Chronogram of Zygophyllaceae with ancestral area reconstructions. Color-coded bars at the tips of the tree indicate the contemporary distribution of the corresponding species. Color-coded pie diagrams at each node show the relative probabilities of alternative ancestral distributions obtained by Statistical Dispersal-Vicariance Analysis (S-DIVA) optimizations over the 1000 trees from the BEAST analysis. An example of dryland flora dominated by Zygophyllum xanthoxylum is presented in the upper left. Photograph by S-X Yu

Different tested Poisson priors (0.5, 1, 2, 5, and 10) from the BAMM analyses generated highly similar results. Following the suggestion of Rabosky et al. [45] for small trees (< 500 tips), we here described the results based on the analysis of prior 1 (Fig. 2). One acceleration of diversification rates was detected in the Roepera clade by sampling the maximum a posteriori configuration with the highest frequency (f = 0.53), ~ 15 Ma (Fig. 2a), and its net diversification rates are 0.23 species per million years (myr). BAMM analyses also indicate that the branch colors of six monophyletic groups, African Roepera (clade I), Australian Roepera (clade II), African Tetraena and Fagonia (clade III), and Asian Zygophyllum, and New World Fagonia (clade IV), became increasingly warm since the mid to late Miocene (Fig. 2a), displaying elevated rates of net diversification for each of these regional clades compared with the rest of the family (see inset scale in Fig. 2).
Fig. 2
Fig. 2

Diversification rates through time and among lineages during the evolutionary history of Zygophyllaceae. a Phylorate inferred from BAMM analysis under the prior of ‘ExpectedNumberofShifts’ as 1. Colors of branches denote directionality and strength of rate change, cooler and warmer colors designate slower and faster rates, respectively (see inset scale). The red circle indicates the position of shift in the maximum sampled posterior configuration. b Rate-through-time plots for rates of speciation (green), extinction (blue) and net species diversification (red, with grey probability distribution). c Maximum likelihood diversification rate estimates according to TreePar

The rate-through-time plots suggest that the global speciation and net diversification rates of Zygophyllaceae significantly accelerated from about 10 Ma towards the present (Fig. 2b). TreePar analyses also rejected the null hypothesis of the constant diversification rate of the family (χ2 = 15.91, p = 0.0004), and found the one-shift model as the best. Net diversification rates of Zygophyllaceae on the whole increased from 0.053 species/myr to 0.142 species/myr at 10.4 Ma (Fig. 2c).

The extant Zygophyllaceae dates to the Paleocene of Africa, ~ 60 Ma, but based on our region-specific divergence plots, the rapid accumulation of African lineages did not occur until the mid-Miocene (Figs. 3 and 4a). At the same time, lineages of Zygophyllaceae in Asia, Australia and the New World all experienced a dramatic increase after the mid-Miocene Climatic Optimum (MMCO, ~ 15 Ma; Figs. 3 and 4a).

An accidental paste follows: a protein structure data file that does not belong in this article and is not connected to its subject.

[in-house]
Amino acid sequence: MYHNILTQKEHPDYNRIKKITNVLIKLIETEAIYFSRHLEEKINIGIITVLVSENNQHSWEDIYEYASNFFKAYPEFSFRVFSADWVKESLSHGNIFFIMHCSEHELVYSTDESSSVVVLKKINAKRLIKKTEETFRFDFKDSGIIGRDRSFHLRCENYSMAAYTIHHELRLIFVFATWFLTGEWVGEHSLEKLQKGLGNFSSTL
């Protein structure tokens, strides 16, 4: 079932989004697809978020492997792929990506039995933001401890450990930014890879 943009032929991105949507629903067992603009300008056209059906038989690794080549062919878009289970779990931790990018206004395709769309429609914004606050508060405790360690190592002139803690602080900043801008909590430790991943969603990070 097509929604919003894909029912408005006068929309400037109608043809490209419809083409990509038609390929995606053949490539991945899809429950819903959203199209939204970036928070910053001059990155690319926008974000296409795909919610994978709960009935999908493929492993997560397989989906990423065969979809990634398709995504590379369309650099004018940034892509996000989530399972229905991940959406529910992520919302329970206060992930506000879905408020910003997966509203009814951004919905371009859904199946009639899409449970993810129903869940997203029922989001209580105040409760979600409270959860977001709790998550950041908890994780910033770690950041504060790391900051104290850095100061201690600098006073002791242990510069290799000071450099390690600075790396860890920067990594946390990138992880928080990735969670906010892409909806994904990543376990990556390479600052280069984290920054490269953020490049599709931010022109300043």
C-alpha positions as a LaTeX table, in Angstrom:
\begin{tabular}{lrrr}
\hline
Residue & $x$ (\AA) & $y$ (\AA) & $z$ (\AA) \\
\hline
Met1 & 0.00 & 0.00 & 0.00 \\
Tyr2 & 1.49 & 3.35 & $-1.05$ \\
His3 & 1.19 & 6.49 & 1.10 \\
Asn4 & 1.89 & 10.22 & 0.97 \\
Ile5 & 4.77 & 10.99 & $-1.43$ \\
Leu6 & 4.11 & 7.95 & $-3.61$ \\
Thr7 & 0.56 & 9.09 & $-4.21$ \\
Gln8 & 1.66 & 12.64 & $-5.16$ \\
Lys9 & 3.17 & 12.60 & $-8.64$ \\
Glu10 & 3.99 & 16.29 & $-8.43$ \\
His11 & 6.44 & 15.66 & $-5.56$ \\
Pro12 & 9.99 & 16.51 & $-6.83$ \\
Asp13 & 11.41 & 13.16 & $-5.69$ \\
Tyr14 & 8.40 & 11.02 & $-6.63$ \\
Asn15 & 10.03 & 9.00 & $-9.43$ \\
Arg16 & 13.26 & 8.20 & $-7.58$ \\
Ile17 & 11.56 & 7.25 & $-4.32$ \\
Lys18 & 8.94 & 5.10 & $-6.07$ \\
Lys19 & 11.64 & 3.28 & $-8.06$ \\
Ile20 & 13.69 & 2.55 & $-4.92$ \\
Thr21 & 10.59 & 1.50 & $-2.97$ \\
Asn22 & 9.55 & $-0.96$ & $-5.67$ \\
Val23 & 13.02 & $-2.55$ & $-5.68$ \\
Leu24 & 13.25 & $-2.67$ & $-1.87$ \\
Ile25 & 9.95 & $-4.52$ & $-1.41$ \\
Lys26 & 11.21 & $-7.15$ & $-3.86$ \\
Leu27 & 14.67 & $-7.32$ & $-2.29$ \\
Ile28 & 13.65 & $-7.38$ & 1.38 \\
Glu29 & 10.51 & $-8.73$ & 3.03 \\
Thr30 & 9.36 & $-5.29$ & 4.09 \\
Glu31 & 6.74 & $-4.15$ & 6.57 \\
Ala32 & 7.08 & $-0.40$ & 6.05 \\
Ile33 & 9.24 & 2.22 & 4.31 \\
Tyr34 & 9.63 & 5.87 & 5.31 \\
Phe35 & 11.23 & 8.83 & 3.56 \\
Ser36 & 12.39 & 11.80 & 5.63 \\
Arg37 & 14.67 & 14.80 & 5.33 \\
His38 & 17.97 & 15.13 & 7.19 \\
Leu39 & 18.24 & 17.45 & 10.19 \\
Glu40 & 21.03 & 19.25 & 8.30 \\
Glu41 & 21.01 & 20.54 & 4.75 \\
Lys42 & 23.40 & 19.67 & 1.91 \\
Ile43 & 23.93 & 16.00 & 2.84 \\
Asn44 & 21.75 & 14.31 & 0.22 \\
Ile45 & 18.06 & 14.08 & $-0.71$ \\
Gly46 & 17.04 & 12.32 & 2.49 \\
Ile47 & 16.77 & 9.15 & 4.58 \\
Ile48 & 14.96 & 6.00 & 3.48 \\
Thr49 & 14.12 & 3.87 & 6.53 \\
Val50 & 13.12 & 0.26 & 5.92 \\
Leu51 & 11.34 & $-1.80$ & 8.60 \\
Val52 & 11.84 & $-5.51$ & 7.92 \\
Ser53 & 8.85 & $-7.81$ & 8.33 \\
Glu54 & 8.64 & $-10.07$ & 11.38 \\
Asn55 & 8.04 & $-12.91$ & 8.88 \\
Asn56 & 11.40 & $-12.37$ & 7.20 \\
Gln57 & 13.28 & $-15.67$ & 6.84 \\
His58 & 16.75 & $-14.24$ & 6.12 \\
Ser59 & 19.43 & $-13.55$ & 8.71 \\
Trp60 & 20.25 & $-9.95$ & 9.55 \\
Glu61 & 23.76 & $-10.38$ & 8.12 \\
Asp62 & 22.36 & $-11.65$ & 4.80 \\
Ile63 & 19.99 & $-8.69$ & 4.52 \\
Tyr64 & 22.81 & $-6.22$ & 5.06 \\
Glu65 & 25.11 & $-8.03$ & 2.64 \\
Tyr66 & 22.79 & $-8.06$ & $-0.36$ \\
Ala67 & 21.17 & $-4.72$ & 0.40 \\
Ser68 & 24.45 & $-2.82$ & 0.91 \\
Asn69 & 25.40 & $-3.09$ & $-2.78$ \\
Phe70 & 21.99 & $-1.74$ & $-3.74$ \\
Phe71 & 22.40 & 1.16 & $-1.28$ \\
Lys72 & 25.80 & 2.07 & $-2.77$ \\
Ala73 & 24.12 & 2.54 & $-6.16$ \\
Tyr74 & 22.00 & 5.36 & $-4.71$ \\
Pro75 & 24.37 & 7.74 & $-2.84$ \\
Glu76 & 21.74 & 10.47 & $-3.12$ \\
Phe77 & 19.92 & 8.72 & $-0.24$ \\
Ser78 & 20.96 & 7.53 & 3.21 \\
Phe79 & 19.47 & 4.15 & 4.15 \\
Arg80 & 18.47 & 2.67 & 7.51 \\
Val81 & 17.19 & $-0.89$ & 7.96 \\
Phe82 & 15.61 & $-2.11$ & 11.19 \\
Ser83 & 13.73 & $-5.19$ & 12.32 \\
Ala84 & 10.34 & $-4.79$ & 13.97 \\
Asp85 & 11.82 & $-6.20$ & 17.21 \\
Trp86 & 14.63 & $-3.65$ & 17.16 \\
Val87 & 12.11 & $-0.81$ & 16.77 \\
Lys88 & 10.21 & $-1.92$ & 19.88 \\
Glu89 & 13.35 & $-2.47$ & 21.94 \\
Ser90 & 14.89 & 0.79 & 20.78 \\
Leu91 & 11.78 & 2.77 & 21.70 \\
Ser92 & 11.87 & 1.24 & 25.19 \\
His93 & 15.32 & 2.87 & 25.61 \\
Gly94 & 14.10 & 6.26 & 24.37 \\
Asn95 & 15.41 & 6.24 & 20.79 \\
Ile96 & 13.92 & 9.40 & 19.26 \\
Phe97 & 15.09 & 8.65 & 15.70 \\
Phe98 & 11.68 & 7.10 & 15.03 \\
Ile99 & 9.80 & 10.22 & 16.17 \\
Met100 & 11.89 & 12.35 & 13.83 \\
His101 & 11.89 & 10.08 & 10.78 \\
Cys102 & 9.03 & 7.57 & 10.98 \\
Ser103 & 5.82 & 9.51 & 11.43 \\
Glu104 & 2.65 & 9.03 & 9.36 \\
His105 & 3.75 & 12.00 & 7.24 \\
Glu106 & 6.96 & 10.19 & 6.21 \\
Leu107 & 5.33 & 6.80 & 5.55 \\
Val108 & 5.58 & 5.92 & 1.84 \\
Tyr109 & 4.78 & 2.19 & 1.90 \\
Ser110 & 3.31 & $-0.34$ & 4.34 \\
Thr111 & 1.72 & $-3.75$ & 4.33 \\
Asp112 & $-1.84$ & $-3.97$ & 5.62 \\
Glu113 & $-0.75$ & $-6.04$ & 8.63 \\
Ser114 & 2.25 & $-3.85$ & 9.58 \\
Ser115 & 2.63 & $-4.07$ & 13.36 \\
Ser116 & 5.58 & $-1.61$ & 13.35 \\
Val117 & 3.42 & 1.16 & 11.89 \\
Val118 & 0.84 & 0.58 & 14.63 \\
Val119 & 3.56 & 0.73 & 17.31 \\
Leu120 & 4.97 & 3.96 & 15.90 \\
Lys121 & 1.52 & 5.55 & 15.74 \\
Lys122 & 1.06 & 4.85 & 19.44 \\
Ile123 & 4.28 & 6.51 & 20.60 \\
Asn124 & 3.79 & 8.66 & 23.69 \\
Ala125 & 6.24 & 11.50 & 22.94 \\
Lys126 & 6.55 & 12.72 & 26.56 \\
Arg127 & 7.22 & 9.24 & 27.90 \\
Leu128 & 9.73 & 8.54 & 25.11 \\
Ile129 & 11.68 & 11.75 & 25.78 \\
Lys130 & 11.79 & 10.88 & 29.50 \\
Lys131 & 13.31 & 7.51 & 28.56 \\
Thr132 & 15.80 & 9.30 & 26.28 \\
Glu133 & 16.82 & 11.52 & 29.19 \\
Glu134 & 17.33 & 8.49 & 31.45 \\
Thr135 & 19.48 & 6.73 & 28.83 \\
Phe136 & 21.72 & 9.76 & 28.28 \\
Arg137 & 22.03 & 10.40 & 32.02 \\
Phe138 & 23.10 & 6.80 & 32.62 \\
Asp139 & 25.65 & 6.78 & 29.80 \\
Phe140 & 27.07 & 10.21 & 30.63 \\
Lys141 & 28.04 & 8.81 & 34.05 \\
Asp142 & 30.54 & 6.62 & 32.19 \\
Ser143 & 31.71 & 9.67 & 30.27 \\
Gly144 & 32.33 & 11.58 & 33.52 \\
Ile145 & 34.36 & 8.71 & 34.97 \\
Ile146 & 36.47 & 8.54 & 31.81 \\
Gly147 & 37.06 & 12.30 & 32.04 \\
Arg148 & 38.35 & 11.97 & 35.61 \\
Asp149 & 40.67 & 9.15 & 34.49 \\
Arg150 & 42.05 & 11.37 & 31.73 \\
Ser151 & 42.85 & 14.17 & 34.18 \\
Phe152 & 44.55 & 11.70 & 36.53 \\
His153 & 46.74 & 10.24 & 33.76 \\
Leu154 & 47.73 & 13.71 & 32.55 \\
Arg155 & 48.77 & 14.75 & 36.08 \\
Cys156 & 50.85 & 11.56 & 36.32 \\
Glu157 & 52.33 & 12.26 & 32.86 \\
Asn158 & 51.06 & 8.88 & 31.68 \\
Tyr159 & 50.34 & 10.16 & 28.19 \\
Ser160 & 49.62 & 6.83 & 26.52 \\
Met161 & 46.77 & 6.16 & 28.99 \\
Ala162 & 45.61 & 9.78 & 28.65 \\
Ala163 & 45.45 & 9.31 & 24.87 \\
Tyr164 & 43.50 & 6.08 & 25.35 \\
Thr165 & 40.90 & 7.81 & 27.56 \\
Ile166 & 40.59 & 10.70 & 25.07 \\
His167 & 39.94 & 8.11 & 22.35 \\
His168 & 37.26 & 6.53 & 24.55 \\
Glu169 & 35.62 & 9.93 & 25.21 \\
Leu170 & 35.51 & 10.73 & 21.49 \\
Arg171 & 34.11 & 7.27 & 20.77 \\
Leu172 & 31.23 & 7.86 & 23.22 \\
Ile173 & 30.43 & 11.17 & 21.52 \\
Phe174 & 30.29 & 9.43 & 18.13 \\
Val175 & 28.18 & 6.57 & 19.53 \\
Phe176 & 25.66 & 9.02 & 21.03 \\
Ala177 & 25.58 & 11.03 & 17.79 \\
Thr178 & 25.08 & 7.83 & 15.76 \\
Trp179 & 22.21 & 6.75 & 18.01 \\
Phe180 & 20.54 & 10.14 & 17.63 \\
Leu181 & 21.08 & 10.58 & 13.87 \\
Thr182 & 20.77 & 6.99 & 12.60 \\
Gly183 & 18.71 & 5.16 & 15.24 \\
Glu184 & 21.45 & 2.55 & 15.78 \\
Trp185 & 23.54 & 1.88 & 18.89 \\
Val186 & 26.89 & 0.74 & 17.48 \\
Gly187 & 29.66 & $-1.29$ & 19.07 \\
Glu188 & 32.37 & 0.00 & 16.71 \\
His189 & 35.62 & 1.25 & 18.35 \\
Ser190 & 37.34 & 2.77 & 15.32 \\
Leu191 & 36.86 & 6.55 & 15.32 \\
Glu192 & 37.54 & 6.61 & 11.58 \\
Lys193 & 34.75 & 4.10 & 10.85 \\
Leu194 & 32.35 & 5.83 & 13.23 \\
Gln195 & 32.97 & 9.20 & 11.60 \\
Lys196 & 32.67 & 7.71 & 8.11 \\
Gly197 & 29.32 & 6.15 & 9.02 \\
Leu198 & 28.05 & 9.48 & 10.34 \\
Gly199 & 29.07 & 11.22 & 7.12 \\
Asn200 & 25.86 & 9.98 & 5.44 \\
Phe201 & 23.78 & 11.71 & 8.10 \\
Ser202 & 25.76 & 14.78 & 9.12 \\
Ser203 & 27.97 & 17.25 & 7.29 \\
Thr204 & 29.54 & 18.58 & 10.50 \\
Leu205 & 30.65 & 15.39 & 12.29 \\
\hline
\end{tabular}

Fig. 3
Fig. 3

Zygophyllaceae divergences through time, according to geographic areas. Plots summarize the results of BEAST analyses of, and ancestral area reconstructions across, 101 posterior trees (see Materials and Methods). For each 5-million-year interval, the interquartile range (dark colors) and the complete span (light colors) of observed divergences are provided. The depiction of sea-surface temperature changes is modified from Zachos et al. [16]. Abbreviations: Cre. = Cretaceous; Pal. = Paleocene; Oli. = Oligocene; P. = Pliocene. Our results indicate that the initiation of diversification of Zygophyllaceae in different regions (light-grey shade) occurred after the MMCO (dashed line)

Fig. 4
Fig. 4

Diversification of plant groups in drylands. a Zygophyllaceae species accumulation estimates over time. Pie diagrams are color coded to reflect the proportion of alternative ancestral distributions obtained by the S-DIVA. b The timing of diversification for eleven representative plant groups in different dryland regions. The dark spots and their corresponding scale bars represent the mean ages and 95% HPD intervals (see Discussion for details). a, bTaxa are from tropical America and western North America, respectively. Abbreviations: Pal. = Paleocene; Oli. = Oligocene; P. = Pliocene

Diversification burst of the global dryland floras

Our analyses show that extant Zygophyllaceae date to the Paleocene of Africa, and migrations from ancestral areas to other regions did not take place synchronously. However, rapid accumulations of Zygophyllaceae lineages in four dryland regions (Africa, Asia, Australia, and the New World) occurred relatively recently, beginning at the mid-late Miocene (~ 15–10 Ma). The timing of these major diversification events within Zygophyllaceae is similar to those of other representative plant groups in different dryland regions, such as African Vachellia (Fabaceae) and Sect. Euphorbia (Euphorbiaceae), Asian Caragana (Fabaceae) and Consolida (Ranunculaceae), Australian Austrostipa (Poaceae) and Triodiinae (Poaceae), tropical American Sect. Cochranea (Heliotropiaceae) and Carnosae + Giganteae (Oxalidaceae), and western North American Cacteae (Cactaceae), Ephedra (Ephedraceae) and Subsect. Hypericifoliae (Euphorbiaceae) (Fig. 4b; Additional file 1: Table S3). Moreover, a rapid accumulation of spiny plant lineages, as well as mammalian herbivores in African savanna, occurred since the mid-Miocene [56]. Australia Acacia (Fabaceae) underwent an accelerated diversification at ~ 15 Ma [57]. The New World Cactaceae had a significant shift in diversification rates at 16.0–14.8 Ma [20]. In western North America, the ivesioids clade of Potentilla (Rosaceae) experienced a westward range expansion to the Sierra Nevada and the coast of California 12 Ma [58]. Thus, we suggest that the establishment of modern dryland floras in different continents was nearly synchronous, beginning in the mid-late Miocene.